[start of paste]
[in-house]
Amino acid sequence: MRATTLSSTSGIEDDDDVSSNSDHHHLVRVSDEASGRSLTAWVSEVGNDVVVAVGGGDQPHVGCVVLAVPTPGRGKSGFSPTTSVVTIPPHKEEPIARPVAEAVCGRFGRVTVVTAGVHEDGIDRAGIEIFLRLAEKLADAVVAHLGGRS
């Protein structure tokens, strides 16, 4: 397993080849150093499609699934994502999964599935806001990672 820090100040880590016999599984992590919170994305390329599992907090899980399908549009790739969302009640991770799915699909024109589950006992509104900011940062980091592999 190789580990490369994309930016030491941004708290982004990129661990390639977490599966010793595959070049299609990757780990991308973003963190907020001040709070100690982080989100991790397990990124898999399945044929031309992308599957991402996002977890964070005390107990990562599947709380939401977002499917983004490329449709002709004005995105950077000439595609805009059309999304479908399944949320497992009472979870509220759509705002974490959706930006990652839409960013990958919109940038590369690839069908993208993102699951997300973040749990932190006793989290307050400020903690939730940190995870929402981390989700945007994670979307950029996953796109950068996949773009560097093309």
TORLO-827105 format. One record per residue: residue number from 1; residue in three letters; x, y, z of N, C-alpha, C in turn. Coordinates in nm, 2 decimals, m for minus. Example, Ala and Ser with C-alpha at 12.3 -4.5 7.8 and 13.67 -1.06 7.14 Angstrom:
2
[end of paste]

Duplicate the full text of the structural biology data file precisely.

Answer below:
[in-house]
Amino acid sequence: MRATTLSSTSGIEDDDDVSSNSDHHHLVRVSDEASGRSLTAWVSEVGNDVVVAVGGGDQPHVGCVVLAVPTPGRGKSGFSPTTSVVTIPPHKEEPIARPVAEAVCGRFGRVTVVTAGVHEDGIDRAGIEIFLRLAEKLADAVVAHLGGRS
């Protein structure tokens, strides 16, 4: 397993080849150093499609699934994502999964599935806001990672 820090100040880590016999599984992590919170994305390329599992907090899980399908549009790739969302009640991770799915699909024109589950006992509104900011940062980091592999 190789580990490369994309930016030491941004708290982004990129661990390639977490599966010793595959070049299609990757780990991308973003963190907020001040709070100690982080989100991790397990990124898999399945044929031309992308599957991402996002977890964070005390107990990562599947709380939401977002499917983004490329449709002709004005995105950077000439595609805009059309999304479908399944949320497992009472979870509220759509705002974490959706930006990652839409960013990958919109940038590369690839069908993208993102699951997300973040749990932190006793989290307050400020903690939730940190995870929402981390989700945007994670979307950029996953796109950068996949773009560097093309």
TORLO-827105 format. One record per residue: residue number from 1; residue in three letters; x, y, z of N, C-alpha, C in turn. Coordinates in nm, 2 decimals, m for minus. Example, Ala and Ser with C-alpha at 12.3 -4.5 7.8 and 13.67 -1.06 7.14 Angstrom:
2